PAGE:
How Inviting Is Your Organization?

From 6/10/16 through 6/12/2016, Chicago was home to the America’s Cup series. Since the races took place right next to my condo building and it was the first time in 165 years the series was held on a fresh water course, it was exciting to walk down Navy Pier each evening and watch the preparations, feel the excitement grow, and ultimately watch the races. Having said that, I approached the series knowing nothing about the America’s Cup other than it was a sailing competition so the prospect of learning more only increased the anticipation. Having said that, my enthusiasm waned after visiting the series’ website and encountering the less than useful education material.

Adaptistration People 094Although the site was lovely from an aesthetic perspective and the user interface was equally well designed, it suffered from a frustrating content shortcoming. I found plenty of information about detailed specs of the racing boats, but most of it was lost on someone like me thanks to a lack of meaningful reference.

But the most frustrating aspect was a complete lack of information about how the race actually works. In short, it’s not like watching the Kentucky Derby or the Indianapolis 500 where all of the participants go in the same direction toward a singular goal. I assumed that would be the case for the America’s Cup but that was far from what actually transpired.

Having someone explain the race as it unfolded was a wash as well. The series’ dedicated app that promised to provide these sorts of real-time details was a complete wash and the lack of live broadcast coverage meant newbie spectators were stuck watching the race through the fog of ignorance. In the end, I didn’t care any more about the series than before I started the learning process and felt more than a little cheated that self-education resources were so difficult to find from official sources.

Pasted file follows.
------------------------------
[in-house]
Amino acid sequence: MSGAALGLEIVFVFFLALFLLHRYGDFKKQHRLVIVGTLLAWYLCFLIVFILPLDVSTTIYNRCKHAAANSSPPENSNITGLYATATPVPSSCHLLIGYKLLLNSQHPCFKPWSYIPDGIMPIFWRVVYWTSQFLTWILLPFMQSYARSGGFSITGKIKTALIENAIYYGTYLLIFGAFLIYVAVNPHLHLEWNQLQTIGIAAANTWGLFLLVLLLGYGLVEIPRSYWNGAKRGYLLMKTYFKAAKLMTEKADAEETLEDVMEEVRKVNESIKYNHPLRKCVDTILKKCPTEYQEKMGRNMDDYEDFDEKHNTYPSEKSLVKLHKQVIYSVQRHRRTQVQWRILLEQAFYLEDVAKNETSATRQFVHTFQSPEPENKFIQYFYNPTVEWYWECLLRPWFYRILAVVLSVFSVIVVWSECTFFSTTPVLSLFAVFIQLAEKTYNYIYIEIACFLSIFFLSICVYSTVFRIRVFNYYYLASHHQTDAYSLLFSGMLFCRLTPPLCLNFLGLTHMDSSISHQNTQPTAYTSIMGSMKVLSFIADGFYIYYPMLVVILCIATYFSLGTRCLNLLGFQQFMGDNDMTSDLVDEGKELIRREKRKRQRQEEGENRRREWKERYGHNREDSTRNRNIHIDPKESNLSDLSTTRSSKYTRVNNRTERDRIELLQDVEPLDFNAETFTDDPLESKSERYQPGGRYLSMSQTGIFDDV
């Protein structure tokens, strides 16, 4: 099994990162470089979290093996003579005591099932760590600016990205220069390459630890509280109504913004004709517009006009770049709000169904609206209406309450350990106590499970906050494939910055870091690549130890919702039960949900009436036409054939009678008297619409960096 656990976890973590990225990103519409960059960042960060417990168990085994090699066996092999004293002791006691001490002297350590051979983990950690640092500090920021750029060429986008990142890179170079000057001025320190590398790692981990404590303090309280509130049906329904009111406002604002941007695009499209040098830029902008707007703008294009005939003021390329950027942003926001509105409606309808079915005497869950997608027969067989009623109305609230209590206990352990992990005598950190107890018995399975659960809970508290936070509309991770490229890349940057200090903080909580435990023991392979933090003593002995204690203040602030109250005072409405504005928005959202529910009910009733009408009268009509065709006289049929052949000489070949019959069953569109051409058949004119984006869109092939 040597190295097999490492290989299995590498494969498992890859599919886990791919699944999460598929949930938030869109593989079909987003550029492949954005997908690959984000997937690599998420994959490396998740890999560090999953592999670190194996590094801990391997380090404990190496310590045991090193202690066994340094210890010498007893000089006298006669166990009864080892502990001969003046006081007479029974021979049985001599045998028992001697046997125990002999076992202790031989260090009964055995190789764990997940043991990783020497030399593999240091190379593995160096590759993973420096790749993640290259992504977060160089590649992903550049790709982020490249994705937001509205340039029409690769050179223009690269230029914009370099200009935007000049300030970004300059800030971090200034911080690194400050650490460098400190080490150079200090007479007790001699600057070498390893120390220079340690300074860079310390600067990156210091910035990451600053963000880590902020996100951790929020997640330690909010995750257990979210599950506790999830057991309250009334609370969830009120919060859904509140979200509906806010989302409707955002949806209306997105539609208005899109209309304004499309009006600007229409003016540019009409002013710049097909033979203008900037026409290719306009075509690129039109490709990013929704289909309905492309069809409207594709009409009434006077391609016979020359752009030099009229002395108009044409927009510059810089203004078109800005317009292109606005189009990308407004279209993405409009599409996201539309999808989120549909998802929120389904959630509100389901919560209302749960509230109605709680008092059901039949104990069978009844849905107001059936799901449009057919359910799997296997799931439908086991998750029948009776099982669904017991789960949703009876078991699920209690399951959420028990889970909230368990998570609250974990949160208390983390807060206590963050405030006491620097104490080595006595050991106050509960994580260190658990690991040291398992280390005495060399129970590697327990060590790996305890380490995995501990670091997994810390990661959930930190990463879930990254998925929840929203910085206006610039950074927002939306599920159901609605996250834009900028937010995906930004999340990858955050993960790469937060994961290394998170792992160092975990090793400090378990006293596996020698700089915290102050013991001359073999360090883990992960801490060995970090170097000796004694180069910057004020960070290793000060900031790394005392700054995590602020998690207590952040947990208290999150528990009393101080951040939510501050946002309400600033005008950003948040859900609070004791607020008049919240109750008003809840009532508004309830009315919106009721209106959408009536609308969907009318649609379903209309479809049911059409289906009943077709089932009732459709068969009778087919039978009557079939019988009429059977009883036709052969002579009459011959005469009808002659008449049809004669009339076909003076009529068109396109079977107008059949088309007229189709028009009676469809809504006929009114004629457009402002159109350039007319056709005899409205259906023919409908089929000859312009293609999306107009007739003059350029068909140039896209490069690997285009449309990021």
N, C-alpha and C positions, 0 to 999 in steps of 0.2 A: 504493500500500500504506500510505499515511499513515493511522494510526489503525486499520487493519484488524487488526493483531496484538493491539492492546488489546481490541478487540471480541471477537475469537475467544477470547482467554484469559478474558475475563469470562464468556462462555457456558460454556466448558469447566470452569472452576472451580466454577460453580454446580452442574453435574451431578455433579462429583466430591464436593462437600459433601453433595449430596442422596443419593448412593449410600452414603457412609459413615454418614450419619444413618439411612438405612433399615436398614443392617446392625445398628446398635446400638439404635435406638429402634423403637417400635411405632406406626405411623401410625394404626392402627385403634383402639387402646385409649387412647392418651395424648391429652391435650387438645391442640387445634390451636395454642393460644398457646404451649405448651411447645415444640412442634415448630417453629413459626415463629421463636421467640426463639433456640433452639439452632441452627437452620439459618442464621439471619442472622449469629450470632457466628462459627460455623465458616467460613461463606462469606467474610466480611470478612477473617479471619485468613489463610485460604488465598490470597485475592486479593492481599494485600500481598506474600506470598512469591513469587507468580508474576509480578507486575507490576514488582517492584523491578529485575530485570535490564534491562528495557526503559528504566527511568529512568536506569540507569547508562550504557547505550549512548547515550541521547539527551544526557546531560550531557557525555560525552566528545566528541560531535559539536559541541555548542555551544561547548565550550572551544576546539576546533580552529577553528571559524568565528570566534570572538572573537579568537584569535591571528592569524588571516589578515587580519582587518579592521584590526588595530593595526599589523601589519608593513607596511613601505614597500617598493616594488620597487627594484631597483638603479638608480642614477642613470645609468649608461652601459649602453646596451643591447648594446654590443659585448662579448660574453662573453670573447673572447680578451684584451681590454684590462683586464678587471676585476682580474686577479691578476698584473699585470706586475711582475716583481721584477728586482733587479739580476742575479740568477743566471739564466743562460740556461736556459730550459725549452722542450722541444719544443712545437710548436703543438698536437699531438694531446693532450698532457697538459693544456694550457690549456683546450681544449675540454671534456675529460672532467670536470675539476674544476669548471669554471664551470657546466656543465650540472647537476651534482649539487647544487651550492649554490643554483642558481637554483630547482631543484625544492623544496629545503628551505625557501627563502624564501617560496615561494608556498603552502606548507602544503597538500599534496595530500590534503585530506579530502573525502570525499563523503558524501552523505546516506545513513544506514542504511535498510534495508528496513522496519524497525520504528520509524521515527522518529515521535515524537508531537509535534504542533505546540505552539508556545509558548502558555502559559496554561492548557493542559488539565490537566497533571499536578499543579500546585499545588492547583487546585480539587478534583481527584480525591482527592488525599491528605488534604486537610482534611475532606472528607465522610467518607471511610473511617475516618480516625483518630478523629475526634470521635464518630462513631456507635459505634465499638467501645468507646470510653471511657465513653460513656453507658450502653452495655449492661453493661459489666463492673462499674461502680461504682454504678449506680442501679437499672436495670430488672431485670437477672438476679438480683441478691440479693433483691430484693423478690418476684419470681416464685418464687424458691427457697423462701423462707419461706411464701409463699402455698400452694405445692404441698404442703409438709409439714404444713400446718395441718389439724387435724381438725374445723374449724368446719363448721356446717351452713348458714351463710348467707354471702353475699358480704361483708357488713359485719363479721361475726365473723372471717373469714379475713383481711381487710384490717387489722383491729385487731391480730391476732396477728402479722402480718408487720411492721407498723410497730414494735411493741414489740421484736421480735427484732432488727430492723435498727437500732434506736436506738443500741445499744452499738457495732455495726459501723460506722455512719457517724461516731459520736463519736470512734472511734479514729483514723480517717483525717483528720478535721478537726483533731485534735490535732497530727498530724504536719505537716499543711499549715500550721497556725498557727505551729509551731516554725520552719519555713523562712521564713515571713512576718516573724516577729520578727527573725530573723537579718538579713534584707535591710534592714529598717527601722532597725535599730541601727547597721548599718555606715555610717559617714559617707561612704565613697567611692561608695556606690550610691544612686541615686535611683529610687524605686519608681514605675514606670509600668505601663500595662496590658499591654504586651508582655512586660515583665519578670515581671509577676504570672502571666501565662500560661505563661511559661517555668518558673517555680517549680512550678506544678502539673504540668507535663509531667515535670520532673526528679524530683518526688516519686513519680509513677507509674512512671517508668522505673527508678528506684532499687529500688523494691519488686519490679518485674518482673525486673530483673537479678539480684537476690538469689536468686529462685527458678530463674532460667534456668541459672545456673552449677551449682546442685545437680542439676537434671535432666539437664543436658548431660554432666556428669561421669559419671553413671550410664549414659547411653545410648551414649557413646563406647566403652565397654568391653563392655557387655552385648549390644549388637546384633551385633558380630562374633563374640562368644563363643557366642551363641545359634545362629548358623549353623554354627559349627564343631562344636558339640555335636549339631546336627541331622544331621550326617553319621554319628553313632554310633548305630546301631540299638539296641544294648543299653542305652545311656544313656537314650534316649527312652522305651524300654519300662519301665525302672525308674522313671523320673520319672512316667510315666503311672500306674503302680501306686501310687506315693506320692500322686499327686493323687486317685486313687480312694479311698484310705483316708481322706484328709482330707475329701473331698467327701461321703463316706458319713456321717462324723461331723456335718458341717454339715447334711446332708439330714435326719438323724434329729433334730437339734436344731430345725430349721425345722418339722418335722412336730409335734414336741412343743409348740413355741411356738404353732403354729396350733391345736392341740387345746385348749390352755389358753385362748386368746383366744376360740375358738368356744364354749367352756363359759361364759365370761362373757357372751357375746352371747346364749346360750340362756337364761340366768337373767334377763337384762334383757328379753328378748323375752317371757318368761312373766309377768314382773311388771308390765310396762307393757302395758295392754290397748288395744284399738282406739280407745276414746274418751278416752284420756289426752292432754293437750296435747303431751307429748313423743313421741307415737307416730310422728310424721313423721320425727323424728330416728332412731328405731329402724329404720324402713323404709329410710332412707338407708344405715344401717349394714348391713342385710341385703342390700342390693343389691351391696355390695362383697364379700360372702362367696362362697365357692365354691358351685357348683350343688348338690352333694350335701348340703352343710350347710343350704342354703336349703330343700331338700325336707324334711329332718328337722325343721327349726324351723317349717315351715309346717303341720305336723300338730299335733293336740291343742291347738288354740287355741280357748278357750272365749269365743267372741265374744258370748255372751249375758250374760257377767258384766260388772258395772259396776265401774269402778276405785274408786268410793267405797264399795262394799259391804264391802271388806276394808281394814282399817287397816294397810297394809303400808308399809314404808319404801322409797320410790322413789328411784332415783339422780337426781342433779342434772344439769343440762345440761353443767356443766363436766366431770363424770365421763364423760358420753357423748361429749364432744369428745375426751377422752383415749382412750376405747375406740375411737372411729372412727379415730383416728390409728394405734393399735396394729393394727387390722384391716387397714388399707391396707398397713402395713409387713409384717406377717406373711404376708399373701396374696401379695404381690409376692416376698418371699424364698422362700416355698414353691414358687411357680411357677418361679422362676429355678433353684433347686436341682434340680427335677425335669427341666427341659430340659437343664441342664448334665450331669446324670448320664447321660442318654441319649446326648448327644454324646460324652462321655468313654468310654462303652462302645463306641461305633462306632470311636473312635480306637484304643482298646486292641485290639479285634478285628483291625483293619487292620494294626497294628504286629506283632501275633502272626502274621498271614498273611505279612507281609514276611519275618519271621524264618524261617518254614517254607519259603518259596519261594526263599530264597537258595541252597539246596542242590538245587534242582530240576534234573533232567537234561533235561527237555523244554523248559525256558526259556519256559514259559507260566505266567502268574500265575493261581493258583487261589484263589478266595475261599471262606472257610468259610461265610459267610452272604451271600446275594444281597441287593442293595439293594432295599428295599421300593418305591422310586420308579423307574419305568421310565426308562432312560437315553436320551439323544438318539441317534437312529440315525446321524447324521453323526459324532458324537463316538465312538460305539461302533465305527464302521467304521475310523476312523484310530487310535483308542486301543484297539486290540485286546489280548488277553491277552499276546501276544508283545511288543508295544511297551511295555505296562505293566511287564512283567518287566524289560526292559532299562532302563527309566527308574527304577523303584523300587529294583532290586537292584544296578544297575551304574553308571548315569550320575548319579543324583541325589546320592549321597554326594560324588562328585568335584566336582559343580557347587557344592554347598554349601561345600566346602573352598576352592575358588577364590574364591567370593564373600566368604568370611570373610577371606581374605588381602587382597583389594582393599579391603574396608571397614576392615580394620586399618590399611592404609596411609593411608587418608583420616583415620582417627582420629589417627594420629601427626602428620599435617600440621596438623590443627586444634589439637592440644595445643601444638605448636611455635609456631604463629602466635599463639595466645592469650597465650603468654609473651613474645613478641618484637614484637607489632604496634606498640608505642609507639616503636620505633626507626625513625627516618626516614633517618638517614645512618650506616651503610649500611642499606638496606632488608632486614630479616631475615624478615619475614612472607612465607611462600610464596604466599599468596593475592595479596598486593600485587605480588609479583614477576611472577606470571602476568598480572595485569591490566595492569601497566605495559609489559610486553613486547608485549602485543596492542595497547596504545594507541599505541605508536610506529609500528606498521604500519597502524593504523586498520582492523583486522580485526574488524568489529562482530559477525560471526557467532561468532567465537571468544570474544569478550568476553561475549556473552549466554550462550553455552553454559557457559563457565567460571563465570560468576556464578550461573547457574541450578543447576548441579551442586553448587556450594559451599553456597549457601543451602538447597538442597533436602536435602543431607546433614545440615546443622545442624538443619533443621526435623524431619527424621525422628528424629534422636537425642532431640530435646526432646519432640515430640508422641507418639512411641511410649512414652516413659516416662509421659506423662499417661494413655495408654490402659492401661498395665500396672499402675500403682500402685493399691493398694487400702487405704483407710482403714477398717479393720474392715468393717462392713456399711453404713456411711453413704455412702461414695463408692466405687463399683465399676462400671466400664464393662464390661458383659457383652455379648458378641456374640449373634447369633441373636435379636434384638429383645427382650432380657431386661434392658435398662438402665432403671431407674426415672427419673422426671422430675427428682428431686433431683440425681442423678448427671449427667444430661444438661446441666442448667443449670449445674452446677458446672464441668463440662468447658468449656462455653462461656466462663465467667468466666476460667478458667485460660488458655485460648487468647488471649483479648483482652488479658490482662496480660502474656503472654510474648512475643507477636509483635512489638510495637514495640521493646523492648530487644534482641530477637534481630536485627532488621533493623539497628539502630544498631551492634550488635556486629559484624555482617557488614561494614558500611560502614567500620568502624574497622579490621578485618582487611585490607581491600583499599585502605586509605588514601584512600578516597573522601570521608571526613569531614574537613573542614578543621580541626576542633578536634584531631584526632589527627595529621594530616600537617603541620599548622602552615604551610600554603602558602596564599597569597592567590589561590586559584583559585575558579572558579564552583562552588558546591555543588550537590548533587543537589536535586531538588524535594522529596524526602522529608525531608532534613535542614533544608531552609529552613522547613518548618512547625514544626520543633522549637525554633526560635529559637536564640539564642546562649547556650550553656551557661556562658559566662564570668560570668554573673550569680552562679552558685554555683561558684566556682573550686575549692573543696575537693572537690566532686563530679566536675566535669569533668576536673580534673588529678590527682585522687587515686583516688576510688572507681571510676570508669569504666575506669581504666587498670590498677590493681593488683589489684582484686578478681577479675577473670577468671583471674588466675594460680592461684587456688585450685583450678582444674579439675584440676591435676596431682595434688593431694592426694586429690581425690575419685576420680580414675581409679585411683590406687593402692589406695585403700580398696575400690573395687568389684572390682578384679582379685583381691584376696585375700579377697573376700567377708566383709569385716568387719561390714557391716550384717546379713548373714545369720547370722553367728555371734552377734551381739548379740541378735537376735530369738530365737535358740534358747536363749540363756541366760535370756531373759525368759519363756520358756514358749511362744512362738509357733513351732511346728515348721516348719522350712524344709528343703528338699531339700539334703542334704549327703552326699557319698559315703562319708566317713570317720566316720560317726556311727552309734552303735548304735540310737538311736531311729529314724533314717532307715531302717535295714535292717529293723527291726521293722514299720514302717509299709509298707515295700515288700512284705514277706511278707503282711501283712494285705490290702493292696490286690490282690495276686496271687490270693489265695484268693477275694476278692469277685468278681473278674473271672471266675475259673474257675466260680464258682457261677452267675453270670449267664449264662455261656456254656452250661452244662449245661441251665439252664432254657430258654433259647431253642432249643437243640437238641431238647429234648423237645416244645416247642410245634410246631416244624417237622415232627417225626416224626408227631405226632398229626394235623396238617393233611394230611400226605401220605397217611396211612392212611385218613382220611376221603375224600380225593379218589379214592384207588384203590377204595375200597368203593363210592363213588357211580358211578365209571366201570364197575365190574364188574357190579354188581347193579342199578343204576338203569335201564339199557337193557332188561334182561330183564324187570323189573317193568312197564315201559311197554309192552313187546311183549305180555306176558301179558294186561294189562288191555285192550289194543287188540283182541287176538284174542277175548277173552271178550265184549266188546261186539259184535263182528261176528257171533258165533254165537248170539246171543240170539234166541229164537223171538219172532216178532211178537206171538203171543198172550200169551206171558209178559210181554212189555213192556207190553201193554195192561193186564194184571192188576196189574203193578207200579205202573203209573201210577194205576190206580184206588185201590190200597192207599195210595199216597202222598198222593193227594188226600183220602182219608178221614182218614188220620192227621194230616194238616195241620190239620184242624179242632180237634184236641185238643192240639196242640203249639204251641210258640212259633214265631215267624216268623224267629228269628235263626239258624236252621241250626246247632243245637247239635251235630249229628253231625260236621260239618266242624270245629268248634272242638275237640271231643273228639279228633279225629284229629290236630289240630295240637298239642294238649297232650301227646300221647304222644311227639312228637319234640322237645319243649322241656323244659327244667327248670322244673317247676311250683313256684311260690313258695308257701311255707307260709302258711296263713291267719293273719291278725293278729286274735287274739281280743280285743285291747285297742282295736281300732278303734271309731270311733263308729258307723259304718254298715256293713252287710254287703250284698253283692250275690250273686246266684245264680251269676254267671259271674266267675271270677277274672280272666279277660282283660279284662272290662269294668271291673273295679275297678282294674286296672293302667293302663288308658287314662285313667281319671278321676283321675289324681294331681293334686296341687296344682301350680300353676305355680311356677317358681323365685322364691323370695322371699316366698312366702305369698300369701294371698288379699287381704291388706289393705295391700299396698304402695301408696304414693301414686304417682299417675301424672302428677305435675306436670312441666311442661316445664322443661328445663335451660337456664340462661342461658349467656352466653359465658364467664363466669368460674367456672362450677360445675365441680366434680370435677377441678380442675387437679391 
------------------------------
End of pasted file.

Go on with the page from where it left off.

The only silver lining was being fortunate enough to watch the first day of races with a friend who was an experienced sailor. He knew the the ins and outs well enough to explain what was happening and why.

It was difficult to miss how many of these challenges our field shares with this sport and it underscored why the effort we put into readily available and thoughtful newcomer content is so very important.

There are no shortages of topics to consider when determining what that content should and shouldn’t include, but it’s all academic if you don’t set aside the time to for regular review and updates.

To that end, when was the last time your organization allocated time and resources to the review and update process for newcomer material?

About Drew McManus

"I hear that every time you show up to work with an orchestra, people get fired." Those were the first words out of an executive's mouth after her board chair introduced us. That executive is now a dear colleague and friend but the day that consulting contract began with her orchestra, she was convinced I was a hatchet-man brought in by the board to clean house.

I understand where the trepidation comes from as a great deal of my consulting and technology provider work for arts organizations involves due diligence, separating fact from fiction, interpreting spin, as well as performance review and oversight. So yes, sometimes that work results in one or two individuals "aggressively embracing career change" but far more often than not, it reinforces and clarifies exactly what works and why.

In short, it doesn't matter if you know where all the bodies are buried if you can't keep your own clients out of the ground, and I'm fortunate enough to say that for more than 15 years, I've done exactly that for groups of all budget size from Qatar to Kathmandu.

For fun, I write a daily blog about the orchestra business, provide a platform for arts insiders to speak their mind, keep track of what people in this business get paid, help write a satirical cartoon about orchestra life, hack the arts, and love a good coffee drink.

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